Monday, August 01, 2005

For the Love of the Game

I became a baseball fan at age five, when my parents took me to my first game. The sparkling green grass, the satisfying sound the bat makes when it hits the ball, the awe-inspiring vision of towering home run shots – I fell in love with all of it. As a Cleveland Indians fan, I lived a life of dogged devotion and disappointment, even in ’95 and ’97 when they did so well. (In our house, the ’97 team is referred to only as “The Team That Broke My Heart”. Jose Mesa better hope that I never meet him in a dark alley.)

With the Internet and satellite television, I could probably remain a big-time baseball fan. But I know that the isolated nature of long-distance fan-dom would get to me. It’s not like I’d be able to go into work here and taunt (or, more likely this year, get taunted by) White Sox fans. So, when in Ireland, do like the Irish do.

I investigated the sporting options available to me and quickly eliminated soccer. I couldn’t figure out the league systems, it seemed like there was always a championship game going on, and the trading deals sounded even more messed up than baseball. Plus, I cannot take any sport seriously that has as one of its premier players David Beckham. I just can’t.

Rugby….well, don’t tell my father-in-law, but all rugby looks like to me is an opportunity for uber-macho guys to grope each other and not get called gay for enjoying it. Cricket seemed like it might provide a natural baseball replacement – and the rules aren’t that complicated once you wrap your mind around the basic premise – but it just seemed a poor substitute.

Then I investigated the GAA – Gaelic games – and it looked like I might have found my home. Football, GAA-style, looks a little like the demented love-child of basketball and soccer. Players use their hands, but cannot carry the ball for more than three steps, so they have to bounce it off the ground, drop-kick it back up to themselves, or send it on to another player. The goal area is like a football goalposts, with a soccer goal attached. It’s a point if the ball goes through the goalposts and a goal if it goes into the goal. Goals are worth 3 points. The game is fast and aggressively played. But it was not quite exotic enough for me.

My wanderings through the available sports finally led me to hurling. I suppose it’s sort of similar to field hockey. Players use a stick called a hurley, the business end of which reminds me of a large, flattened wooden spoon. The object is to hit to the ball, called a sliothar, into the opponents’ goal. Like Gaelic football, the goal has two section and it’s one point for getting the sliothar into the top area and a goal (worth 3 points) for getting the sliothar into the bottom area.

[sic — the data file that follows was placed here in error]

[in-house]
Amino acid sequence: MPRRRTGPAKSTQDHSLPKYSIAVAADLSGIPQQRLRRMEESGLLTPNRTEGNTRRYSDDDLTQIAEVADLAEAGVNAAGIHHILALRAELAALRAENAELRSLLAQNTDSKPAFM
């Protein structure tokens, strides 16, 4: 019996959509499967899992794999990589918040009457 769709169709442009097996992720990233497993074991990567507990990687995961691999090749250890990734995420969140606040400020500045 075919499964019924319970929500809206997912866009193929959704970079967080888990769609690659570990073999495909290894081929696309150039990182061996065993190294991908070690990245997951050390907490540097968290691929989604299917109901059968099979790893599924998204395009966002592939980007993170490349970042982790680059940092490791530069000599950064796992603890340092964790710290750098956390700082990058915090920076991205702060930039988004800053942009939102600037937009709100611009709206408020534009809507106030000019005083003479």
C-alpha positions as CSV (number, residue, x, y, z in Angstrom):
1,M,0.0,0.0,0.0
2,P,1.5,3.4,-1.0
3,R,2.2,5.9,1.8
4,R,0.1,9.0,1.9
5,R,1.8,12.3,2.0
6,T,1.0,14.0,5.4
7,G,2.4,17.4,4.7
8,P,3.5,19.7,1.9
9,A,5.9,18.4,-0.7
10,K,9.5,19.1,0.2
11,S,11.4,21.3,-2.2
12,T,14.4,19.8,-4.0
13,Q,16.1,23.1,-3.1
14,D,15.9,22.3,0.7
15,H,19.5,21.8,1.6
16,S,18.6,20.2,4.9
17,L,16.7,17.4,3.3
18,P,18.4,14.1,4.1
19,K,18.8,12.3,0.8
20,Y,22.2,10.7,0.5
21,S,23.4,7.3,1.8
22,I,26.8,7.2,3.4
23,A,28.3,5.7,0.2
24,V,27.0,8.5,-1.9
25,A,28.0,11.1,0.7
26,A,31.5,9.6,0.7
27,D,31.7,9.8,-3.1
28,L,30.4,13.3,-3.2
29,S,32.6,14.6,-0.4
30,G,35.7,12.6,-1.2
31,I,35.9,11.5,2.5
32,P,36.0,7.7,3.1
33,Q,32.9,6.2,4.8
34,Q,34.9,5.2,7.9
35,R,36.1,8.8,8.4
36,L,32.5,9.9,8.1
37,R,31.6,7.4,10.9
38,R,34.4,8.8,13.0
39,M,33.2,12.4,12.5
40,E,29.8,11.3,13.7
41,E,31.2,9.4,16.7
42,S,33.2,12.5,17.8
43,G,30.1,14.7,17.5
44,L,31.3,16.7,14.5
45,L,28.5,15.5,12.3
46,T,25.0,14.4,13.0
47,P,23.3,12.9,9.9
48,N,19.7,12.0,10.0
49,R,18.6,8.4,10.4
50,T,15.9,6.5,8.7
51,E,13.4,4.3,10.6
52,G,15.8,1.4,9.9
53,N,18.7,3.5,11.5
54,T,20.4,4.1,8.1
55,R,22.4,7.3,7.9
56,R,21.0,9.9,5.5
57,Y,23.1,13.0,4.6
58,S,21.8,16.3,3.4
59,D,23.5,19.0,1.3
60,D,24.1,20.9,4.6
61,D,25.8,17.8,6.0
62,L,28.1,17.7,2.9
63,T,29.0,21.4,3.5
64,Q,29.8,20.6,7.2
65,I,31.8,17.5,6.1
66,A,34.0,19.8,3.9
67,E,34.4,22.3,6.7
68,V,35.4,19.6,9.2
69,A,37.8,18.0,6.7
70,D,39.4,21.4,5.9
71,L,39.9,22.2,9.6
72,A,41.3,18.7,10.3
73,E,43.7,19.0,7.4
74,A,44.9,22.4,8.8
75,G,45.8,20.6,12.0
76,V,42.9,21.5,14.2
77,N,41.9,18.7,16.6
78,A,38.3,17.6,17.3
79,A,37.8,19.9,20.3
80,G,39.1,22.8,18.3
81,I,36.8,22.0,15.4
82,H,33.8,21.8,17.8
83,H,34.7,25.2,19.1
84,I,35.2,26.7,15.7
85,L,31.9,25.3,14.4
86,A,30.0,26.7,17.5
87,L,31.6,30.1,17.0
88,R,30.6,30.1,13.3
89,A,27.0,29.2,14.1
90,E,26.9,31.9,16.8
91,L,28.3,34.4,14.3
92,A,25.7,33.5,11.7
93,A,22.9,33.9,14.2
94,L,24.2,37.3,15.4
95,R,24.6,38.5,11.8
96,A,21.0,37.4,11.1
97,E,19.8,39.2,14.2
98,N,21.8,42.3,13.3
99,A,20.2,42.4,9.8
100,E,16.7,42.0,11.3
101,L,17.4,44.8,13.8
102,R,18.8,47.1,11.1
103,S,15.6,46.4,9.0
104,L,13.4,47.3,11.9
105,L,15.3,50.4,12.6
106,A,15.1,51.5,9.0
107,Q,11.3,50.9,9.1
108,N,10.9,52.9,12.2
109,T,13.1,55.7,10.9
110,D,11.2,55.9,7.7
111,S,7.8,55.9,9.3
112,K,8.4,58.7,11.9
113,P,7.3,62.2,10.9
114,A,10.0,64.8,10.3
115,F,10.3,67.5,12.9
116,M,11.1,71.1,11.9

Yesterday, I went to my first hurling match. We saw Tipperary take on Galway in the quarter-finals of the All-Ireland Championship. We were sitting in the second row parallel to one of the goals. They were great seats for the close action although we were at a disadvantage when the play was at the other end of the pitch. But since we were right by the Jumbotron, which carried the game live, we were able to catch what we were missing.

It is impossible to describe how fast the game moves. One whack with the hurley and the sliothar can travel nearly three-quarters of the length of the field. The players were mostly tall, lithe and incredibly graceful. They have a great move for running with the sliothar that reminds me of that silly race where you balance an egg on a spoon.

The other thing about the game is how quickly the momentum can shift. Your team can lead by three points, but if the other team scores a goal, the game is suddenly even. We rooted for Tipp, for no other reason than that their colors were nicer. (That was my reason at least.) We had an entire family of die-hard Galway fans behind us. The one woman totally cracked me up. She looked like a pleasant mom-type – you could picture her driving the carpool or participating in a sewing circle. But did she ever have a potty mouth. “Aw Jaysus! Can you not just f--- it in there boys? Get it over the bar!”

Tipp had a good lead, about five points, going into half-time. In the middle of the second half, Galway scored a goal, then a second goal. They also had two decent goal-shots blocked by the Tipp goalie. A couple over the bar on each side and suddenly, the game was tied. Galway scored another point, to pull ahead by one, and that’s when Tipp fell apart. They went from concentrated passing and careful shots to just flailing the sliothar around. Galway took advantage and ended up winning by 2 points.

After the game was over, the two teams met in the middle of the pitch and started taking their shirts off. At first, I thought they were just warm after 70 minutes of running themselves ragged, but then I realized they were trading shirts with their counterparts. Peter said it was just one of those things that gets done from time to time, a show of good sportsmanship. It had been a good game, fairly played.

I’d been fairly certain before the game that I’d found my new sport. I left the game completely in love. And I still haven’t told you the best part. The G.A.A. is an amateur athletics organization. The players get reimbursed expenses for travel (and I think they might have endorsement opportunities) but that’s it. No multi-million euro contracts. No incentive clauses. No private jet privileges. They all have day jobs. All they play for is pride, enjoyment and the love of the game. Imagine that.